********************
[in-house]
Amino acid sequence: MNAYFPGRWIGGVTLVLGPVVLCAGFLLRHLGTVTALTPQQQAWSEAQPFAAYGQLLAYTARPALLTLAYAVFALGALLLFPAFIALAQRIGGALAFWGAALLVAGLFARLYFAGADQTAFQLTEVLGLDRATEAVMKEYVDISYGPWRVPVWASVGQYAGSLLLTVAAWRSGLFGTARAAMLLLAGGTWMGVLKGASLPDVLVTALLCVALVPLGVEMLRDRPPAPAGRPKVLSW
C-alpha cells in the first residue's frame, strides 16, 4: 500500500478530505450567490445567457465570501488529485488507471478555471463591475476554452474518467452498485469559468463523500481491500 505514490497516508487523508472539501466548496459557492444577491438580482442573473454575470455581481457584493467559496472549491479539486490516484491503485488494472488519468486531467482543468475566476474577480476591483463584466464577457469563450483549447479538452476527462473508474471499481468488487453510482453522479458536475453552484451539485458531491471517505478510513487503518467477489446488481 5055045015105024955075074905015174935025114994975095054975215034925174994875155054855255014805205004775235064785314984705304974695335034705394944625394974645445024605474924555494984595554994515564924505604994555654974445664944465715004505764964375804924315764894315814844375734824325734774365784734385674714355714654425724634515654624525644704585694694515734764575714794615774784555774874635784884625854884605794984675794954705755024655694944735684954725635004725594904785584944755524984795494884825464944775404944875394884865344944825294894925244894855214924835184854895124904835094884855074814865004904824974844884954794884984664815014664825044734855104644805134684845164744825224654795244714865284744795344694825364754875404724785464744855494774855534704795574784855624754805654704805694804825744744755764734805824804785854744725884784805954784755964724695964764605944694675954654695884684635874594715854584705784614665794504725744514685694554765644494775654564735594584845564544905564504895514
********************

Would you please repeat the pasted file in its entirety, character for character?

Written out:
[in-house]
Amino acid sequence: MNAYFPGRWIGGVTLVLGPVVLCAGFLLRHLGTVTALTPQQQAWSEAQPFAAYGQLLAYTARPALLTLAYAVFALGALLLFPAFIALAQRIGGALAFWGAALLVAGLFARLYFAGADQTAFQLTEVLGLDRATEAVMKEYVDISYGPWRVPVWASVGQYAGSLLLTVAAWRSGLFGTARAAMLLLAGGTWMGVLKGASLPDVLVTALLCVALVPLGVEMLRDRPPAPAGRPKVLSW
C-alpha cells in the first residue's frame, strides 16, 4: 500500500478530505450567490445567457465570501488529485488507471478555471463591475476554452474518467452498485469559468463523500481491500 505514490497516508487523508472539501466548496459557492444577491438580482442573473454575470455581481457584493467559496472549491479539486490516484491503485488494472488519468486531467482543468475566476474577480476591483463584466464577457469563450483549447479538452476527462473508474471499481468488487453510482453522479458536475453552484451539485458531491471517505478510513487503518467477489446488481 5055045015105024955075074905015174935025114994975095054975215034925174994875155054855255014805205004775235064785314984705304974695335034705394944625394974645445024605474924555494984595554994515564924505604994555654974445664944465715004505764964375804924315764894315814844375734824325734774365784734385674714355714654425724634515654624525644704585694694515734764575714794615774784555774874635784884625854884605794984675794954705755024655694944735684954725635004725594904785584944755524984795494884825464944775404944875394884865344944825294894925244894855214924835184854895124904835094884855074814865004904824974844884954794884984664815014664825044734855104644805134684845164744825224654795244714865284744795344694825364754875404724785464744855494774855534704795574784855624754805654704805694804825744744755764734805824804785854744725884784805954784755964724695964764605944694675954654695884684635874594715854584705784614665794504725744514685694554765644494775654564735594584845564544905564504895514